Opponents vow to take fight against basin plan to new minister

Opponents vow to take fight against Murray-Darling Basin Plan to minister

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Protesters rallied in Canberra in December against the Murray-Darling Basin Plan.

Protesters rallied in Canberra in December against the Murray-Darling Basin Plan.

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Keith Pitt appointed as new water minister.

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Organisers of December's Can the Plan rally have reacted to the appointment of Queenslander Keith Pitt as the new federal minister for water by threatening to stage another protest.

Thousands of people converged on Canberra in December to call for the controversial Murray-Darling Basin Plan to be abandoned.

"We are extremely concerned about Keith Pitt's appointment as new water minister, although we are hoping he proves us wrong," rally co-organiser Jan Beer said.

"It appeared some progress was being made, at long last, with David Littleproud, the previous water minister. So is this a ploy to get Mr Littleproud out of the firing line and further stall any efforts to fix the basin plan?"

Mrs Beer said campaigners would have preferred that Member for Nicholls Damian Drum took on the role, as he already had an understanding of the issues surrounding the basin plan.

Mr Pitt was appointed after a cabinet reshuffle prompted by the resignation of former Agriculture Minister Bridget McKenzie.

Mrs Beer said she had heard that the water minister's portfolio had been described as "a poisoned chalice" in the National Party.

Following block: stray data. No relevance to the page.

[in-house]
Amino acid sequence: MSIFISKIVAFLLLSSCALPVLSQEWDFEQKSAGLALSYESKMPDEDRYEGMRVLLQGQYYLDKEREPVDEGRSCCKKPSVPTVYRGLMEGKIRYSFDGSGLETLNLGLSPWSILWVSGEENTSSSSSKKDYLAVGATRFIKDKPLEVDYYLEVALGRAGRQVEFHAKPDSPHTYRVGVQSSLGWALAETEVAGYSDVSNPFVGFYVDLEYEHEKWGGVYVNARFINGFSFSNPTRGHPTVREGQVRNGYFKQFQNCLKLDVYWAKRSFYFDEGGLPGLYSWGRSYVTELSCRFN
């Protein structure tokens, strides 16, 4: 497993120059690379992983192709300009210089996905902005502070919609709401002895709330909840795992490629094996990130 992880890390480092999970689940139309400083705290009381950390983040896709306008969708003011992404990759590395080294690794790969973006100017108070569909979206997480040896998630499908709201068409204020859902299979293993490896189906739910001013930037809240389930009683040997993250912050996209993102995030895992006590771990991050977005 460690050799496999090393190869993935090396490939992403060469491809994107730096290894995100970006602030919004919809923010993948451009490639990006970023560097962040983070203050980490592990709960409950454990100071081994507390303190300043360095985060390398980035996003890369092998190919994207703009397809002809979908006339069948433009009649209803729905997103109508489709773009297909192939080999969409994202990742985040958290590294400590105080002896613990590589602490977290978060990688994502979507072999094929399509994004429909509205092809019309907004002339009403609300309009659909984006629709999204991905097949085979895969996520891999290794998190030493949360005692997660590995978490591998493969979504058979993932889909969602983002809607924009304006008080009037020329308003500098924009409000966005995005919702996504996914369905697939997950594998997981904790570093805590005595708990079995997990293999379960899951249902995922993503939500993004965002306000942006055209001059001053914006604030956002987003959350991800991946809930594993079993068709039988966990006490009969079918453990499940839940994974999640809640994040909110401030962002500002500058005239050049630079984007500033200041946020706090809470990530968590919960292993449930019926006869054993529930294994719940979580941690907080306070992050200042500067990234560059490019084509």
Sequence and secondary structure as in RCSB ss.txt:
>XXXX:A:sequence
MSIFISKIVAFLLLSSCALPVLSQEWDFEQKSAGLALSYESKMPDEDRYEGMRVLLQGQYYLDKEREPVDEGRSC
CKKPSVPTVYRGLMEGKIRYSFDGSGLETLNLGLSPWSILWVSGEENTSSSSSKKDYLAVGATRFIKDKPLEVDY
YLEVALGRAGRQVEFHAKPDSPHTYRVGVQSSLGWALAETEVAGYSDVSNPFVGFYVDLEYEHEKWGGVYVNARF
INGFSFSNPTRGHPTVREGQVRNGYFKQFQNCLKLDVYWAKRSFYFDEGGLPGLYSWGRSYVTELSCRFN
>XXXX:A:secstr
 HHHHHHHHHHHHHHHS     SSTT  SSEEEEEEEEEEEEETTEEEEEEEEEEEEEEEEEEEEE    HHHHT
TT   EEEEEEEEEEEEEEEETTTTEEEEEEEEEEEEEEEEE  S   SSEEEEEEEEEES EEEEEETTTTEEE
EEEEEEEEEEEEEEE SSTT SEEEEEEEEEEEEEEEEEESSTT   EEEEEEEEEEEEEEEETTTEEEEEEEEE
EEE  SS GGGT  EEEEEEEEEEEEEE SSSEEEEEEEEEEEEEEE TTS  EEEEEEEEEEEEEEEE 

"That does not have to be the case. There are achievable solutions, if only government ministers would work with us," she said.

"We will not accept another lengthy period trying to get our messages across; we will be rallying again if Mr Pitt does not immediately come down to our region, learn about the unnecessary economic and environmental damage, and take steps to fix it."

Southern Riverina Irrigators chairman Chris Brooks said in recent months progress had been made in discussions with Mr Littleproud, in particular through his appointment of Mick Keelty as the Inspector-General of the Murray-Darling Basin.

"We have been working closely with Mr Keelty through his inquiry, and a vast range of organisations across our region collaborated to present a united submission highlighting our issues and presenting solutions," Mr Brooks said.

"I am disappointed that David Littleproud has made no real attempt to make much needed changes to water management, and now has not seen the Keelty process through, which was his promise to engage with us.

"It is important that Mr Pitt is across the unintended consequences of the basin plan, and most importantly the positive steps which can be taken to fix some of the problems which it has caused, in particular to my members and communities," he said.

This article first appeared in the Daily Advertiser

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